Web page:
Skip to main content

Mountains, climate, and biodiversity in the Andes-Amazonian system

Carina Hoorn | University of Amsterdam

Abstract: Mountains are hotspots of biodiversity, with a quarter of all terrestrial species occurring in a tenth of the world’s surface. The origins of this mountain biodiversity is still poorly understood but geology can provide at least part of the answers through accurate age models for uplift and past surface elevation. In combination, the fossil record, molecular phylogenies, and dated geological and climate records can provide new insights into the processes that have shaped mountain biodiversity. Mountain building also affected the adjacent lowlands by altering regional climate, drainage patterns, environments, and biodiversity. In this presentation I will discuss the example of the Andes-Amazonian system where Andean uplift not only defined the elevational gradient and mountain biodiversity but also shaped the composition of the Amazonian landscape and its biota. I conclude with a reflection on how this geological and climate history is imprinted in the modern landscape and visible in edaphic, hydrologic, and biogeographic patterns.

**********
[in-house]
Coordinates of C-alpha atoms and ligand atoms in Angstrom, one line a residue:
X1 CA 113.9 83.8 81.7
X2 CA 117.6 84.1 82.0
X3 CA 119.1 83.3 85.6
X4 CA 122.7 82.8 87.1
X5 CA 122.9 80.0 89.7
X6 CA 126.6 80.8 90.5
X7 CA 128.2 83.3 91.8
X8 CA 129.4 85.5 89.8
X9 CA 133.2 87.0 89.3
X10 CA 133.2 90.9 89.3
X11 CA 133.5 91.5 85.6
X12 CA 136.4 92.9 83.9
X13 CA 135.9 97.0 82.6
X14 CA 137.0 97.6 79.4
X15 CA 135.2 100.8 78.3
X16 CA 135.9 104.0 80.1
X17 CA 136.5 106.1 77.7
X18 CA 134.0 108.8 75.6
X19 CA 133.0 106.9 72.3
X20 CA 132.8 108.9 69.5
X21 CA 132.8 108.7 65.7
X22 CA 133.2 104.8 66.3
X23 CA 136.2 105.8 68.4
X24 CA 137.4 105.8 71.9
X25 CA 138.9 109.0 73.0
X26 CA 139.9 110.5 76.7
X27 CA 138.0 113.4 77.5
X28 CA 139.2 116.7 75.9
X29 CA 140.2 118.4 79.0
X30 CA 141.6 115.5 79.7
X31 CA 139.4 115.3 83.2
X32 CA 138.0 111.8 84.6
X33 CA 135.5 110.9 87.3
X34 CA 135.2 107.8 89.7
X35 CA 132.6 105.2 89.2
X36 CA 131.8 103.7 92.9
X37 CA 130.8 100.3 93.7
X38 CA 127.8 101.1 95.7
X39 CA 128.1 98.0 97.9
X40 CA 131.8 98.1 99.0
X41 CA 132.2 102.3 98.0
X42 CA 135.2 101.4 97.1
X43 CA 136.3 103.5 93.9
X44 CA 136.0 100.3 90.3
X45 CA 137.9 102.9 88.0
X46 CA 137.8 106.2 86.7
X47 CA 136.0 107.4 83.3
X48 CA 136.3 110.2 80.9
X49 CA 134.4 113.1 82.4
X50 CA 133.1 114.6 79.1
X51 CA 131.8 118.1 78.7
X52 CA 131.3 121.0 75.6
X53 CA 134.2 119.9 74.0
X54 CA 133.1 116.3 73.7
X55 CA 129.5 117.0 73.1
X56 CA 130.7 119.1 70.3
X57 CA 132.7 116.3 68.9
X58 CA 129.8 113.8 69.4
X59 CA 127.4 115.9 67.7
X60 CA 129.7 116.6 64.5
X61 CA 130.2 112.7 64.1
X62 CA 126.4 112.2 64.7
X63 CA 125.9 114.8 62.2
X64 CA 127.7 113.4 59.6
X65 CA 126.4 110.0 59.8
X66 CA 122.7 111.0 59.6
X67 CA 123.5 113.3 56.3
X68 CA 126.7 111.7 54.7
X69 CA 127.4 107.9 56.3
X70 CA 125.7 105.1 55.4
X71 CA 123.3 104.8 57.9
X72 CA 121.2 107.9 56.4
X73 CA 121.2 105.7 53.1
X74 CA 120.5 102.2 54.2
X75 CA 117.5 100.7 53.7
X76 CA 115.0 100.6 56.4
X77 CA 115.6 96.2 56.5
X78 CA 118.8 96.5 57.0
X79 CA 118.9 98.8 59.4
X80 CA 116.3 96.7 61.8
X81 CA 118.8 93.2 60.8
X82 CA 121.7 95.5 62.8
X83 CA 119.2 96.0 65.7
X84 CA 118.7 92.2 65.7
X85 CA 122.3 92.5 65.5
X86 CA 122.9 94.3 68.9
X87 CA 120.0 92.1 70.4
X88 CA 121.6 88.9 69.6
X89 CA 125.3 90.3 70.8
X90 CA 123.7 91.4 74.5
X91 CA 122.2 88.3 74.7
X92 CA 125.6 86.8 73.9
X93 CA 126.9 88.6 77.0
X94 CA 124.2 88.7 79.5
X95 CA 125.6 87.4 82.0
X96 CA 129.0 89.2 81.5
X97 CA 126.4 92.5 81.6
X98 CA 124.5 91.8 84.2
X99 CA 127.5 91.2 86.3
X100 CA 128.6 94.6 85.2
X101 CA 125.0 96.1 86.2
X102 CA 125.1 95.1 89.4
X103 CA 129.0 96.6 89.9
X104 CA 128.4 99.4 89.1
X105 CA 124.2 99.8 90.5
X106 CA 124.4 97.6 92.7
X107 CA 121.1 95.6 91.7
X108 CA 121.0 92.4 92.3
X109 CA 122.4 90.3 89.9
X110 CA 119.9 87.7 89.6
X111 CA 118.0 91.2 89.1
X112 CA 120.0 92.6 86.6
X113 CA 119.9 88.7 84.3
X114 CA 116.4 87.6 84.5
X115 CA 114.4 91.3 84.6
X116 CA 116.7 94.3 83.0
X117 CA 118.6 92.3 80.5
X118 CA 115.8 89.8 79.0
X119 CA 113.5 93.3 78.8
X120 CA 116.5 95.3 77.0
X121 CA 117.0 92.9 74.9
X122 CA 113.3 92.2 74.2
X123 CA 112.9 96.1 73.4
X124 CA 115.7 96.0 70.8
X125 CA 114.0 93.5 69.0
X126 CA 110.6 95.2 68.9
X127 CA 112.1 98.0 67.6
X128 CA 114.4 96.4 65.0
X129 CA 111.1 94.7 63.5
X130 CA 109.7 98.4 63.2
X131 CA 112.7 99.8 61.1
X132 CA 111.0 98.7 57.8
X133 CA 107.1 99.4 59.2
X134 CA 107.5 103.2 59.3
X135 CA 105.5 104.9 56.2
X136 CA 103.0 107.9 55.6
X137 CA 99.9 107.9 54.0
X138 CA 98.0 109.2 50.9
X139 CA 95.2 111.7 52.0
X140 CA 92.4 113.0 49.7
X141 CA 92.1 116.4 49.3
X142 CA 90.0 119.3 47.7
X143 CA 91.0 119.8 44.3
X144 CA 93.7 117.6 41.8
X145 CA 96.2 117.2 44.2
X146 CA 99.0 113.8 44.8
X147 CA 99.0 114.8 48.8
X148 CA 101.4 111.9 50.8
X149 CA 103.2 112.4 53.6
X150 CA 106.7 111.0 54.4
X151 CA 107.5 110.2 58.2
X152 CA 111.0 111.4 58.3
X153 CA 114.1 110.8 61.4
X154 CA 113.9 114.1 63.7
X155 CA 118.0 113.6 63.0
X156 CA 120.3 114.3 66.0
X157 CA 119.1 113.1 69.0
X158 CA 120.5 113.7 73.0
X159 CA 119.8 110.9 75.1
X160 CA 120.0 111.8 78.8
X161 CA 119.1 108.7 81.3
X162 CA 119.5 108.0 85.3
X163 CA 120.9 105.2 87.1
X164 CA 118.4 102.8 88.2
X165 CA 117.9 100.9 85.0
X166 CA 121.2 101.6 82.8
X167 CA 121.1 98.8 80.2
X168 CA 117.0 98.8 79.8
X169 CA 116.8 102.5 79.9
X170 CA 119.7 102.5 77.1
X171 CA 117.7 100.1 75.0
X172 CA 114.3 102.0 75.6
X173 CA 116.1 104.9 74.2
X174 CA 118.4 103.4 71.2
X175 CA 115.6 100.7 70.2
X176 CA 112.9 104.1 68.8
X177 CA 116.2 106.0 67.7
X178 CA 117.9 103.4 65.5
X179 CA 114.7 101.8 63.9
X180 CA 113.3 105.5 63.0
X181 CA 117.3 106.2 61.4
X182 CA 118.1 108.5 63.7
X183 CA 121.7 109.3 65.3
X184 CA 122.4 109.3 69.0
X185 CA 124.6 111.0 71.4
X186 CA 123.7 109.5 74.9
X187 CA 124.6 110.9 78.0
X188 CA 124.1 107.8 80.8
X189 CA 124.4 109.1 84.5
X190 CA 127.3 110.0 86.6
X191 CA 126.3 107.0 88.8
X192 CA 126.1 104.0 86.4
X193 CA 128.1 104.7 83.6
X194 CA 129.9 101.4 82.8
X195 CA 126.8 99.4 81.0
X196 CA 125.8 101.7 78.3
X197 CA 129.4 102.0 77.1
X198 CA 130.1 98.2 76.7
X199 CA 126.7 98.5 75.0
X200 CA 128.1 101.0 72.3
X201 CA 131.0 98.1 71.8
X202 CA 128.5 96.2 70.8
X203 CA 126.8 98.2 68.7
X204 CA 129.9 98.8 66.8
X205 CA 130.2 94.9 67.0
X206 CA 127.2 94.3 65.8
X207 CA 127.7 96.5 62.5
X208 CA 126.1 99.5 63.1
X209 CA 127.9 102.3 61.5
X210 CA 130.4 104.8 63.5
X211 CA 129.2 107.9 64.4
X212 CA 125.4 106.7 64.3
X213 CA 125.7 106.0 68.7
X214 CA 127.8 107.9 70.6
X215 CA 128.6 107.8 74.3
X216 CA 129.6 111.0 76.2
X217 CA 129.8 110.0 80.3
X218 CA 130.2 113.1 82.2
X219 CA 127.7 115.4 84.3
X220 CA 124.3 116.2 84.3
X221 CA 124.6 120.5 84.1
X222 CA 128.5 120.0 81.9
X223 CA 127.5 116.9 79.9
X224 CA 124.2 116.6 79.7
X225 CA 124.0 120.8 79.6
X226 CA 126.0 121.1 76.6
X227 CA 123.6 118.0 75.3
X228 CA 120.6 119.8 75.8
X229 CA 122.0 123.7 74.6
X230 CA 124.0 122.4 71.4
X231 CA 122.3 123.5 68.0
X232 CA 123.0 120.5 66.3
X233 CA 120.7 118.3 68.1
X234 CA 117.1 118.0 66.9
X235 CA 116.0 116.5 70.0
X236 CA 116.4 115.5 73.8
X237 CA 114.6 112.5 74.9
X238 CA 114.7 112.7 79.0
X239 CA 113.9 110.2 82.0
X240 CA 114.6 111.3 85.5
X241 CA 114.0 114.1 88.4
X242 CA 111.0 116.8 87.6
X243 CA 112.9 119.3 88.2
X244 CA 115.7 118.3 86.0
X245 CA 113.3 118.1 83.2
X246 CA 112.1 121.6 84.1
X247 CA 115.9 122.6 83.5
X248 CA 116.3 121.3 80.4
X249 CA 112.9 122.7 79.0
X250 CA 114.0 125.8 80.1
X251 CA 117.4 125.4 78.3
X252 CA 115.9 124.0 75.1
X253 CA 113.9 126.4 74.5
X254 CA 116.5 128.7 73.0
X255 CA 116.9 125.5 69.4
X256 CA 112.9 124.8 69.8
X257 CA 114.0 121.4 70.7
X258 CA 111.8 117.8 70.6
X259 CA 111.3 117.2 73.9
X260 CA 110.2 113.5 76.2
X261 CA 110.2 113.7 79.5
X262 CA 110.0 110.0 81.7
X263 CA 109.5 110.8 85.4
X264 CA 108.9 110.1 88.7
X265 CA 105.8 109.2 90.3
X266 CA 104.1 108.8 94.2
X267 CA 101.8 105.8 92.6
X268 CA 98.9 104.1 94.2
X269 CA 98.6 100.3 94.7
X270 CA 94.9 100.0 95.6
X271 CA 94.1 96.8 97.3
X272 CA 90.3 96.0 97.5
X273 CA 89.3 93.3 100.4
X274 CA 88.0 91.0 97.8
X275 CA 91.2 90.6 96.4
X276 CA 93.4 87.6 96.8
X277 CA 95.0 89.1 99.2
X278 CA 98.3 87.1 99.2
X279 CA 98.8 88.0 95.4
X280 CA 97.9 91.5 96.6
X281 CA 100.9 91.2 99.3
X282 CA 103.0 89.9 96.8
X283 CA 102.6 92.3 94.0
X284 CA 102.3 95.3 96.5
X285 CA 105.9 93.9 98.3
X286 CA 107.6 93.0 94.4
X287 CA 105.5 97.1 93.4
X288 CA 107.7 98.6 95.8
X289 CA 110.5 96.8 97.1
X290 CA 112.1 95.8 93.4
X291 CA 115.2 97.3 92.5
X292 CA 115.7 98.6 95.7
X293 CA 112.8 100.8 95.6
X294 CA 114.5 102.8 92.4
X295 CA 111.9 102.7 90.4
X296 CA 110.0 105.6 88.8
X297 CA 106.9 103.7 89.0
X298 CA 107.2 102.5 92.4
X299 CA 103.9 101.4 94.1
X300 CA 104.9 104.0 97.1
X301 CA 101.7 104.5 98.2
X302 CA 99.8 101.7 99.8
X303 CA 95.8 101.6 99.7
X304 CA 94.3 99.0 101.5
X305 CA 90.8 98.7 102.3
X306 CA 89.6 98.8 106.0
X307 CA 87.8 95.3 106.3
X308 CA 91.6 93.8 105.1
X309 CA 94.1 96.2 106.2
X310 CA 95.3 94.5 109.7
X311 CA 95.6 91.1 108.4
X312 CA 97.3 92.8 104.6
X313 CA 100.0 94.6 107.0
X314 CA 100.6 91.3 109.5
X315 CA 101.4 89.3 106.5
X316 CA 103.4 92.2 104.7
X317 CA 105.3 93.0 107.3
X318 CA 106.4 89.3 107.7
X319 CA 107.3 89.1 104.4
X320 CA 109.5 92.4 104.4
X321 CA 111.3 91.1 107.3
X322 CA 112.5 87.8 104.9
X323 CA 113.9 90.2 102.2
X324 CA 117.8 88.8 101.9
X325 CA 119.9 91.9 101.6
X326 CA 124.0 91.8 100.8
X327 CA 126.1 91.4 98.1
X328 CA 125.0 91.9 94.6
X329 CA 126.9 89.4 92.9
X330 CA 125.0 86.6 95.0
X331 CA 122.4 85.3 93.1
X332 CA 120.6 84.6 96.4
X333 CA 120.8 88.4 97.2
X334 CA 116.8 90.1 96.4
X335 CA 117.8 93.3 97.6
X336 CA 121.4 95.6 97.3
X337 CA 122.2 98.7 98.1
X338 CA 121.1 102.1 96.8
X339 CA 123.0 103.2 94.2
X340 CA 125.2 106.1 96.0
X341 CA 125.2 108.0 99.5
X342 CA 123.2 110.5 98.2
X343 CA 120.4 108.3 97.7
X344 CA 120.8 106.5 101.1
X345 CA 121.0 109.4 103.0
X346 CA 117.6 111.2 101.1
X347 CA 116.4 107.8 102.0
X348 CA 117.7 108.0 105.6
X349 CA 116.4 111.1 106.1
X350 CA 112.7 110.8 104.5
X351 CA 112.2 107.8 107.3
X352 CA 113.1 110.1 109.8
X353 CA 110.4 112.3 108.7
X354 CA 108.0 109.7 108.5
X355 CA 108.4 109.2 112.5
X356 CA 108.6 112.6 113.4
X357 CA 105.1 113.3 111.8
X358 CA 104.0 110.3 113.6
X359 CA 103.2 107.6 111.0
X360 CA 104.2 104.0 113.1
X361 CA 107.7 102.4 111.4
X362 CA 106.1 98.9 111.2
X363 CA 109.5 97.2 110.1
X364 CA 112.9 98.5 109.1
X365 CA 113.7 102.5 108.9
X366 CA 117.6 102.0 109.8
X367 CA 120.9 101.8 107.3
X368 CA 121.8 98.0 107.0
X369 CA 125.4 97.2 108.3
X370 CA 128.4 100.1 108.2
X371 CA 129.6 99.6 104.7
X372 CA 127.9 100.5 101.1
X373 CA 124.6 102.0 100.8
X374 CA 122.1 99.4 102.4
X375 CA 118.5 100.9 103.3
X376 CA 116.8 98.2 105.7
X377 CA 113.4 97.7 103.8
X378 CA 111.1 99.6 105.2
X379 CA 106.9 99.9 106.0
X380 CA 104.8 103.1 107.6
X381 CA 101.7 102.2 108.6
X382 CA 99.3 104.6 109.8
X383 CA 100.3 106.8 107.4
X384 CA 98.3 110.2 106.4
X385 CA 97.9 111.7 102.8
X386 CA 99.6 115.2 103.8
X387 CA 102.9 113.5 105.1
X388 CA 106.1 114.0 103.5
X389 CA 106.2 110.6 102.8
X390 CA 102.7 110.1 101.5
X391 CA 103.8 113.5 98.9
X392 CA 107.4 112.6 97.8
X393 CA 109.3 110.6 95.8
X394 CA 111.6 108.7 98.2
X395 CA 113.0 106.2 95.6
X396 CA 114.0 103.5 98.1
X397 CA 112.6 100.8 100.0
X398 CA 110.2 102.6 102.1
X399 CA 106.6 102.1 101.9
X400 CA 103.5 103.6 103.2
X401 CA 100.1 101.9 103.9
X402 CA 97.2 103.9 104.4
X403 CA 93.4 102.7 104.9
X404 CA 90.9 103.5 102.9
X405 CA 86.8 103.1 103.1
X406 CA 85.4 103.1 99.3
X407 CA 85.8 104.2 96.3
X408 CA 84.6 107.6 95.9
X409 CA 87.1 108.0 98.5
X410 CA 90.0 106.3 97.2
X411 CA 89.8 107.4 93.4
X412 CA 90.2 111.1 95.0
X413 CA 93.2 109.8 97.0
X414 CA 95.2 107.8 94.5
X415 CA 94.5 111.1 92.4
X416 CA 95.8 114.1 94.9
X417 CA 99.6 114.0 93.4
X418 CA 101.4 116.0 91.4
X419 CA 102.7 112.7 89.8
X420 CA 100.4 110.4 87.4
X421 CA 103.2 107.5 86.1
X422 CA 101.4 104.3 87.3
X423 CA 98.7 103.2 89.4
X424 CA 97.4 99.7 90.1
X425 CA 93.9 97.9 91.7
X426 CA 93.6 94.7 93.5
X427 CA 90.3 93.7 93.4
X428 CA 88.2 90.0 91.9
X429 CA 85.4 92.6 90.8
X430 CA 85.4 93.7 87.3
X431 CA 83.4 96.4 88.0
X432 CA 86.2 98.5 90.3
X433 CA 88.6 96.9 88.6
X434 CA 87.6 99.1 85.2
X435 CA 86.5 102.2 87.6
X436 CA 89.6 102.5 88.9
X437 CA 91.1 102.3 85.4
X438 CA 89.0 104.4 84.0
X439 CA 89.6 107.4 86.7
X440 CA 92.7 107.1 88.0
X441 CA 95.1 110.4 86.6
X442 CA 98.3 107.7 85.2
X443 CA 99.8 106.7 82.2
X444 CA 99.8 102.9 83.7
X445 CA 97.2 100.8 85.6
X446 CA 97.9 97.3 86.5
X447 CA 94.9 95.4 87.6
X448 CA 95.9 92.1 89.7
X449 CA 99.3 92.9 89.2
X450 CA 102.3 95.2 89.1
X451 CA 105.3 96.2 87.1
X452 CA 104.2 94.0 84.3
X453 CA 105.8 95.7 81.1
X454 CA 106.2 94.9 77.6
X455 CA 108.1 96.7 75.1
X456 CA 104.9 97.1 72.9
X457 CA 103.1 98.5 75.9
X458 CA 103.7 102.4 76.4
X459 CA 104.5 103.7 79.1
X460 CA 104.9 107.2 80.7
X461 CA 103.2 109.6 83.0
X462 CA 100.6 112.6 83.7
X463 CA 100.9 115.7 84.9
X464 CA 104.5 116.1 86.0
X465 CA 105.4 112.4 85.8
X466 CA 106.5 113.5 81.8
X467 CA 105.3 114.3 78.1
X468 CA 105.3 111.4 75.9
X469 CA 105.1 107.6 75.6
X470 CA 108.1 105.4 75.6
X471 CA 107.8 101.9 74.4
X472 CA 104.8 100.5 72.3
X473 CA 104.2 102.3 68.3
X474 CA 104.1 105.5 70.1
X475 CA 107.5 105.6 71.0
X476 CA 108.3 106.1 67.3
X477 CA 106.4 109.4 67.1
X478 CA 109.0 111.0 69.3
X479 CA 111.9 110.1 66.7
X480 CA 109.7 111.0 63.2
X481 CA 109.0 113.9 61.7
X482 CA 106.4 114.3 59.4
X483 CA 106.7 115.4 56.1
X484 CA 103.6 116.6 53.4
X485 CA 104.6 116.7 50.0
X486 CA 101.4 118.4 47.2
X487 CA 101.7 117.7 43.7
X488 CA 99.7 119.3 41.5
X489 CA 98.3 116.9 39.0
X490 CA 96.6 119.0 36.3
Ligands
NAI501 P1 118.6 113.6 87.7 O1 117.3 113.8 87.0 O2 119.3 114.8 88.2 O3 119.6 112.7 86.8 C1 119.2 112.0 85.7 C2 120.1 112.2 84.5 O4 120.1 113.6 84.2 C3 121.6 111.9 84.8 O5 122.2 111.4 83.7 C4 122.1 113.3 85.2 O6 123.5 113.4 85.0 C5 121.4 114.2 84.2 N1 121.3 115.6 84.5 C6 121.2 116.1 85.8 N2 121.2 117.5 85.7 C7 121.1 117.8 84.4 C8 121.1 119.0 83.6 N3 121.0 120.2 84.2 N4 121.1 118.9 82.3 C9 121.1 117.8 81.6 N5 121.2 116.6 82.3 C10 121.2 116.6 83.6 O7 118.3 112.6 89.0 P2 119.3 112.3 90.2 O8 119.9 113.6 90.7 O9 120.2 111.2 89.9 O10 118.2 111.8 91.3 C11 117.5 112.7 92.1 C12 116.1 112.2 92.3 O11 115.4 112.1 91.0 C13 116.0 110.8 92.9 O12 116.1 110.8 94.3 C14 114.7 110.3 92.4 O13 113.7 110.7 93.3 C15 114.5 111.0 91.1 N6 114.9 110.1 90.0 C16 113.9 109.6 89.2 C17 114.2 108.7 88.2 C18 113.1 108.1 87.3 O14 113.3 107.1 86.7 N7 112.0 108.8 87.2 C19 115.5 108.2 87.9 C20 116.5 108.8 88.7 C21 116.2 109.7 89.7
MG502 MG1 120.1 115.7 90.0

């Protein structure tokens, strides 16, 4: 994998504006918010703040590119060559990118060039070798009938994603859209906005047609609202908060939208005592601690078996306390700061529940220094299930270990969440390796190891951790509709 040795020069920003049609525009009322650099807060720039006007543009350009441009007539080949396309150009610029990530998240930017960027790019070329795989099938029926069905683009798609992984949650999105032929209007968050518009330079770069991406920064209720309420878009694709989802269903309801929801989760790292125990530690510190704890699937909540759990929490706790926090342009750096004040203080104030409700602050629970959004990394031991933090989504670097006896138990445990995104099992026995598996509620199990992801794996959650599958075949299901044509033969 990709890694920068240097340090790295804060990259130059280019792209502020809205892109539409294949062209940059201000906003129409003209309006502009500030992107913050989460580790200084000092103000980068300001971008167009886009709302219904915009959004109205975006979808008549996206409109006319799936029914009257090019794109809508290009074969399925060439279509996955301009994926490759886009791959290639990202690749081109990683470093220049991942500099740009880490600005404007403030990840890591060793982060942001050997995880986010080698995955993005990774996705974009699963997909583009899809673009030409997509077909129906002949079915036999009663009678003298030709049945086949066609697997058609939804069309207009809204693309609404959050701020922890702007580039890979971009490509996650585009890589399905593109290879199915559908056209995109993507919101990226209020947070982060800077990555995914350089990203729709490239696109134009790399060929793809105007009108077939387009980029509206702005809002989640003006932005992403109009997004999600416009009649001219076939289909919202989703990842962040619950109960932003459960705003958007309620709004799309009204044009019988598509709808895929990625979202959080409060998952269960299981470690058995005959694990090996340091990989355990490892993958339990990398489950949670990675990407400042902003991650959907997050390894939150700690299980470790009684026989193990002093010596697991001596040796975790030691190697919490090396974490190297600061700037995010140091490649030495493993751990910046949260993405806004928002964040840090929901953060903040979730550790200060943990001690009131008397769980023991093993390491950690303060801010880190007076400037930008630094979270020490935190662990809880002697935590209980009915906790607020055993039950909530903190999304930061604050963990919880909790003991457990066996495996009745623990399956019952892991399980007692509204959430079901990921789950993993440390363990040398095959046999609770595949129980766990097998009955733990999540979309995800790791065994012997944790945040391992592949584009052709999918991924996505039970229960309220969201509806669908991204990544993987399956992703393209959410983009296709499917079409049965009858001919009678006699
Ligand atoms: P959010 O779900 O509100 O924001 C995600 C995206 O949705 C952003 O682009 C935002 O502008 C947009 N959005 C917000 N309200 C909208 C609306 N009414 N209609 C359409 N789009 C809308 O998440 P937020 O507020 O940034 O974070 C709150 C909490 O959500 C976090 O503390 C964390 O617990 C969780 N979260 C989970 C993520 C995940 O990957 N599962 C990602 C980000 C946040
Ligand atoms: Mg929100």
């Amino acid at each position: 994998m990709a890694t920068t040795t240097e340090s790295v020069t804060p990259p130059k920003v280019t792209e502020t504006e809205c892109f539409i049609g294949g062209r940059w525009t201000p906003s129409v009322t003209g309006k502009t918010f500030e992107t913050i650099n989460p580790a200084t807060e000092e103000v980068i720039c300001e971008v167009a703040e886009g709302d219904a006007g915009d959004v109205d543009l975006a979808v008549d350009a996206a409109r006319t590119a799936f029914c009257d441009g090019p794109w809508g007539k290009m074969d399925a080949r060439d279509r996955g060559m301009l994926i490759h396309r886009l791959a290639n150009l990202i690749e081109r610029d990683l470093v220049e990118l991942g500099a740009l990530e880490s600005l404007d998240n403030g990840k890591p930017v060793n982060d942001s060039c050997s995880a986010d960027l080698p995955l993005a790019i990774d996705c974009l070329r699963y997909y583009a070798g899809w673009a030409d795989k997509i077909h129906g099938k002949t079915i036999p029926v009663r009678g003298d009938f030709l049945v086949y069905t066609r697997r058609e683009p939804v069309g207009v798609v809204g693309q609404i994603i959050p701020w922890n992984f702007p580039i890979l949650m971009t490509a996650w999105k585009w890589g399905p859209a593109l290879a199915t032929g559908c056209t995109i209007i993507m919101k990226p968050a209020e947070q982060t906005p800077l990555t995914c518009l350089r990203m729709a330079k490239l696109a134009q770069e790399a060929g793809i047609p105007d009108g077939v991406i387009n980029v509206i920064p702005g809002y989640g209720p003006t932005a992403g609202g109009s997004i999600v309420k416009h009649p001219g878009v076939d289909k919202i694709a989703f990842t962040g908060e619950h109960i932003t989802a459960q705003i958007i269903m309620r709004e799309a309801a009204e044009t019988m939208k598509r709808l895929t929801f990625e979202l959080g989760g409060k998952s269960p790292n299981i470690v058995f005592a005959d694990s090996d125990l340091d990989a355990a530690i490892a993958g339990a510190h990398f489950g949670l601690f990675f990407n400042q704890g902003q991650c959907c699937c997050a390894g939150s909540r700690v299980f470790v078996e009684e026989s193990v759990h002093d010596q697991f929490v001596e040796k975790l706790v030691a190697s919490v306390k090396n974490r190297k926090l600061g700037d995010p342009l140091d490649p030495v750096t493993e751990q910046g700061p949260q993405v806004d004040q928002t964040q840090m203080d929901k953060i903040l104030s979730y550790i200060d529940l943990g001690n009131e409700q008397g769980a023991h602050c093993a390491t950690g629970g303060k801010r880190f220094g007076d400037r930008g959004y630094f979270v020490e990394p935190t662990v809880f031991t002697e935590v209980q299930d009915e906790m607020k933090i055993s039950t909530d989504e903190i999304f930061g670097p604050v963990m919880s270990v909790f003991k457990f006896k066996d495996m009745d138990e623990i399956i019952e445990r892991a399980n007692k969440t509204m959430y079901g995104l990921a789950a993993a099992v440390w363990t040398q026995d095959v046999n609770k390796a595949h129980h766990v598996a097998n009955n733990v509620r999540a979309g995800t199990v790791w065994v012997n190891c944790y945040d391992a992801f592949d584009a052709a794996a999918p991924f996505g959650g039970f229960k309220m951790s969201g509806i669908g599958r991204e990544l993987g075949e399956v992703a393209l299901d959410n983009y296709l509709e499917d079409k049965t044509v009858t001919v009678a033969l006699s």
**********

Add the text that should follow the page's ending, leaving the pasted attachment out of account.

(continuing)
Carina Hoorn is a geologist/paleoecologist and associate professor at the University of Amsterdam (The Netherlands). She holds an MSc (1988) and PhD (1994) from this university and an MSc (2003) in Science Communication from Imperial College London (UK). Her main research interest is Cenozoic paleobiogeography, and the regions she is most interested in are Amazonia, the Andes, Tibet, the Himalayas, and SE Asia.